Andrena tridentata – Pale-tailed Mining Bee
Fifty Bees 5
9th April - 14th May
Ace Arts, Somerton, Somerset
(tripod, telescope, mobile phone audio, poster)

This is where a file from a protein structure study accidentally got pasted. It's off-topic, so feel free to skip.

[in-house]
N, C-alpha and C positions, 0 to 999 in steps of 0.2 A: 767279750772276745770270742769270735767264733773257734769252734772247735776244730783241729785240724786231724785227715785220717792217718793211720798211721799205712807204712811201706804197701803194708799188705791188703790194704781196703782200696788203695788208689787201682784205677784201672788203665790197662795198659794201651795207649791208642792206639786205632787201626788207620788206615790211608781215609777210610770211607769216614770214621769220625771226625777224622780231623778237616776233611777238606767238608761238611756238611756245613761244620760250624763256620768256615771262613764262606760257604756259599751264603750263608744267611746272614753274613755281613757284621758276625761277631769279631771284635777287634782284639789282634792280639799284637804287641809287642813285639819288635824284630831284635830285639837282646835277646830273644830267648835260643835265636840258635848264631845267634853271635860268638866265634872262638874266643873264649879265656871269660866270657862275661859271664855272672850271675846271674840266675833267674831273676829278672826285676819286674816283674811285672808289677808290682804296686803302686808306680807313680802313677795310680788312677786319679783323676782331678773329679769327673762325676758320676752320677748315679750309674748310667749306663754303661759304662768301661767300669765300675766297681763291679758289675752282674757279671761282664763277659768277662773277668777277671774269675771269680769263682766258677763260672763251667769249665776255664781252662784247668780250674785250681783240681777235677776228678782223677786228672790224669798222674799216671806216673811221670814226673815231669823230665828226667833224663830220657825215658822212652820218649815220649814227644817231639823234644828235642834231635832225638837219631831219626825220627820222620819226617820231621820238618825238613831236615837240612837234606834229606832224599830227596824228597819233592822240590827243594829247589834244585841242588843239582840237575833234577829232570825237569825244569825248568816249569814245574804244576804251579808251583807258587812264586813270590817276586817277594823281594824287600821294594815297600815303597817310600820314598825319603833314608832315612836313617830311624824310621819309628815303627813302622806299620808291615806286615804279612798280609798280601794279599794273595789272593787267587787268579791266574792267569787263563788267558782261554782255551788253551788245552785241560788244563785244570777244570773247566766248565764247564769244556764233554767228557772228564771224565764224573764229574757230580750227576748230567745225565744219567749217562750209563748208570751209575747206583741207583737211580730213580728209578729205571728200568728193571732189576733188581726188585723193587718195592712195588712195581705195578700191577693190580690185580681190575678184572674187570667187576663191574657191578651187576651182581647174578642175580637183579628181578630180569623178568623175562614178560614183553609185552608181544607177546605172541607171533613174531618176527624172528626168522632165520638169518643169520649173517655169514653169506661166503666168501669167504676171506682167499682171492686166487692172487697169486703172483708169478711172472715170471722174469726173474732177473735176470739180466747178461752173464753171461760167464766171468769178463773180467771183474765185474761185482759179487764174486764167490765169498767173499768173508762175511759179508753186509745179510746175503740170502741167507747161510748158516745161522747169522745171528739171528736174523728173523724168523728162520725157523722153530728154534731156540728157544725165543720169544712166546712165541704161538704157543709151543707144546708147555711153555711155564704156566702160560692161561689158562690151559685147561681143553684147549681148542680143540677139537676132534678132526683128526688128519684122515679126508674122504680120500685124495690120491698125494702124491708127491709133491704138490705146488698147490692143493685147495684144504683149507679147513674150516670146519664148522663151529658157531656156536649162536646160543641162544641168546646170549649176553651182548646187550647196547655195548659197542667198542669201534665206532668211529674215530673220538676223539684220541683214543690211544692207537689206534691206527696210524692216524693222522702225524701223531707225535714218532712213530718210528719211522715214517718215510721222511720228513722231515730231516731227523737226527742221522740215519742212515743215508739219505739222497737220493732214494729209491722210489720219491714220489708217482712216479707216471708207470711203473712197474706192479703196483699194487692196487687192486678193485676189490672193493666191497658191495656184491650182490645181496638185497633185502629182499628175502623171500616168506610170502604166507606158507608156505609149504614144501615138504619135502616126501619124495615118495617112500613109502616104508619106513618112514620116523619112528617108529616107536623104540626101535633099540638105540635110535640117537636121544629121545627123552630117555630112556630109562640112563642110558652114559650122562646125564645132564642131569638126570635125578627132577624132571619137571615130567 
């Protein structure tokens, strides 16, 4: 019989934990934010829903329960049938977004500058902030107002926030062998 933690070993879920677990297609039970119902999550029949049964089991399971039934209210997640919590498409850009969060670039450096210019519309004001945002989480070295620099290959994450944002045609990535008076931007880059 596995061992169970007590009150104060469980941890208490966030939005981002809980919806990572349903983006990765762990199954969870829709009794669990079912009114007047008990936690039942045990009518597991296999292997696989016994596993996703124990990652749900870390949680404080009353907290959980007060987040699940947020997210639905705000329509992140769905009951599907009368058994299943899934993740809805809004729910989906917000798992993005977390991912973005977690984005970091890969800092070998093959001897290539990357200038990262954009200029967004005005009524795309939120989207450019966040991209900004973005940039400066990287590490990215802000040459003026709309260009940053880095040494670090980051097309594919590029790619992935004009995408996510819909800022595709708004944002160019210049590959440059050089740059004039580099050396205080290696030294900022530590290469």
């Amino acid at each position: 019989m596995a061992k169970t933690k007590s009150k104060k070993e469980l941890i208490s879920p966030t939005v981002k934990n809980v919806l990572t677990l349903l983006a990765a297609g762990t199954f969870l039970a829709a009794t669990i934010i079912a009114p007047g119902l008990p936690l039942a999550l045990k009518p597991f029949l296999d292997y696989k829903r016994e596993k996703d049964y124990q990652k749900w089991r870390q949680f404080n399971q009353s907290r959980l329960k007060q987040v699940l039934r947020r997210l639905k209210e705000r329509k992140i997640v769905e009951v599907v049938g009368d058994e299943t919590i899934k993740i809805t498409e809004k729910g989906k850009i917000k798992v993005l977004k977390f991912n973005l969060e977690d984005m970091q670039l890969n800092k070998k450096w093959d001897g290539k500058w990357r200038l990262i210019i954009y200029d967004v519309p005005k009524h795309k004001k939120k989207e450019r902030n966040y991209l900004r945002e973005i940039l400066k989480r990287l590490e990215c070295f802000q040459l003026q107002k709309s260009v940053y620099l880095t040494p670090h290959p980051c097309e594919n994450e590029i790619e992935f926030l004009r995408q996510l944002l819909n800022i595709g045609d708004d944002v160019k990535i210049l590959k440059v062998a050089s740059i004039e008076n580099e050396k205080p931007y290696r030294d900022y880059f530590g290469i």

Despite having a considerable background in and knowledge of the science and practice of biodiversity conservation acquired during an academic career, as I researched my allocated species, A. tridentata, even I was amazed at the high number of bee species recorded in the UK and Europe. For the family Andrenidae, nearly 600 in Europe and 70 in the UK. Moreover, as I explored further, I was taken aback by the sheer paucity of knowledge concerning virtually all of them – particularly given their important role as plant pollinators, and how much we ‘all love bees’. Using images from the Natural History Museum’s specimen collection and expert witness interview material, my piece represents the poorly focussed, distorted, monocular and misdirected public perception of the bee as an anthropogenic construct in the form of the honey bee; a happy cartoon image of which is seen through the telescope. It summarises the dearth of knowledge concerning most bees, which are solitary, Mining bees in particular, the genus Andrena, and ‘my’ species, A. tridentata. In addition, the expert audio edited from interviews with Dr. Gail Austin (DICE, University of Kent) and Dr. Joseph Monks (curator, Hymenoptera, Natural History Museum) poses important issues and problematises what we could and should do to conserve them.